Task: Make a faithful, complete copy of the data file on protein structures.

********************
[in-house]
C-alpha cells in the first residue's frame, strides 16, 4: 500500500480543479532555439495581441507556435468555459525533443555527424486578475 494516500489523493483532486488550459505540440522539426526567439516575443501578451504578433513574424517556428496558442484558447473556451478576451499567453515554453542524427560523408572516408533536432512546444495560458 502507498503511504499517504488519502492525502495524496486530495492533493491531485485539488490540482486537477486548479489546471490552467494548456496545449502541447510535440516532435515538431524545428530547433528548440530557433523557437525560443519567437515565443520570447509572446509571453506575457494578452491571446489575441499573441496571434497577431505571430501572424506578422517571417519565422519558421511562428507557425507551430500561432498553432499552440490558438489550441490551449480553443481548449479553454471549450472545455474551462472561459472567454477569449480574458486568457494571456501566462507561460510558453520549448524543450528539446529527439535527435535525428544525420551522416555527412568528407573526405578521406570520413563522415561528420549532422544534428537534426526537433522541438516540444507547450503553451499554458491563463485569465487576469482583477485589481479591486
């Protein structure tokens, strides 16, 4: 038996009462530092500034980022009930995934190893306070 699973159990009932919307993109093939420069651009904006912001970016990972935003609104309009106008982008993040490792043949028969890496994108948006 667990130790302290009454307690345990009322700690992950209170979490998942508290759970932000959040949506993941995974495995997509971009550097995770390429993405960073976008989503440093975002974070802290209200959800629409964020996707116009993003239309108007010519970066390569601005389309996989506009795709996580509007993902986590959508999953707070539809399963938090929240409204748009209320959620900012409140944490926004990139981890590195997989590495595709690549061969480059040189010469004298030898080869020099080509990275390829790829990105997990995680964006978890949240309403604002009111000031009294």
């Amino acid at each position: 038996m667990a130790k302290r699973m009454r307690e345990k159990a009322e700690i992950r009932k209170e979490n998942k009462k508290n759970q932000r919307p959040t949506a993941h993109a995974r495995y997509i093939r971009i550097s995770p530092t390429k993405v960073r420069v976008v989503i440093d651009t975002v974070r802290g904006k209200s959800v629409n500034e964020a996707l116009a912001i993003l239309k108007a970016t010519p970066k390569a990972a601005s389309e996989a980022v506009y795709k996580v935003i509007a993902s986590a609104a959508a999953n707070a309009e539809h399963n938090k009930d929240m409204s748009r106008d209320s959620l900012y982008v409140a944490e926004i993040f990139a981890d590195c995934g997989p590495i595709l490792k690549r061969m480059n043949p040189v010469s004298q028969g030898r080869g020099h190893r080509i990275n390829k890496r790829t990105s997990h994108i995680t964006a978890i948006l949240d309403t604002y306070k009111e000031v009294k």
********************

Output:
[in-house]
C-alpha cells in the first residue's frame, strides 16, 4: 500500500480543479532555439495581441507556435468555459525533443555527424486578475 494516500489523493483532486488550459505540440522539426526567439516575443501578451504578433513574424517556428496558442484558447473556451478576451499567453515554453542524427560523408572516408533536432512546444495560458 502507498503511504499517504488519502492525502495524496486530495492533493491531485485539488490540482486537477486548479489546471490552467494548456496545449502541447510535440516532435515538431524545428530547433528548440530557433523557437525560443519567437515565443520570447509572446509571453506575457494578452491571446489575441499573441496571434497577431505571430501572424506578422517571417519565422519558421511562428507557425507551430500561432498553432499552440490558438489550441490551449480553443481548449479553454471549450472545455474551462472561459472567454477569449480574458486568457494571456501566462507561460510558453520549448524543450528539446529527439535527435535525428544525420551522416555527412568528407573526405578521406570520413563522415561528420549532422544534428537534426526537433522541438516540444507547450503553451499554458491563463485569465487576469482583477485589481479591486
């Protein structure tokens, strides 16, 4: 038996009462530092500034980022009930995934190893306070 699973159990009932919307993109093939420069651009904006912001970016990972935003609104309009106008982008993040490792043949028969890496994108948006 667990130790302290009454307690345990009322700690992950209170979490998942508290759970932000959040949506993941995974495995997509971009550097995770390429993405960073976008989503440093975002974070802290209200959800629409964020996707116009993003239309108007010519970066390569601005389309996989506009795709996580509007993902986590959508999953707070539809399963938090929240409204748009209320959620900012409140944490926004990139981890590195997989590495595709690549061969480059040189010469004298030898080869020099080509990275390829790829990105997990995680964006978890949240309403604002009111000031009294």
């Amino acid at each position: 038996m667990a130790k302290r699973m009454r307690e345990k159990a009322e700690i992950r009932k209170e979490n998942k009462k508290n759970q932000r919307p959040t949506a993941h993109a995974r495995y997509i093939r971009i550097s995770p530092t390429k993405v960073r420069v976008v989503i440093d651009t975002v974070r802290g904006k209200s959800v629409n500034e964020a996707l116009a912001i993003l239309k108007a970016t010519p970066k390569a990972a601005s389309e996989a980022v506009y795709k996580v935003i509007a993902s986590a609104a959508a999953n707070a309009e539809h399963n938090k009930d929240m409204s748009r106008d209320s959620l900012y982008v409140a944490e926004i993040f990139a981890d590195c995934g997989p590495i595709l490792k690549r061969m480059n043949p040189v010469s004298q028969g030898r080869g020099h190893r080509i990275n390829k890496r790829t990105s997990h994108i995680t964006a978890i948006l949240d309403t604002y306070k009111e000031v009294k």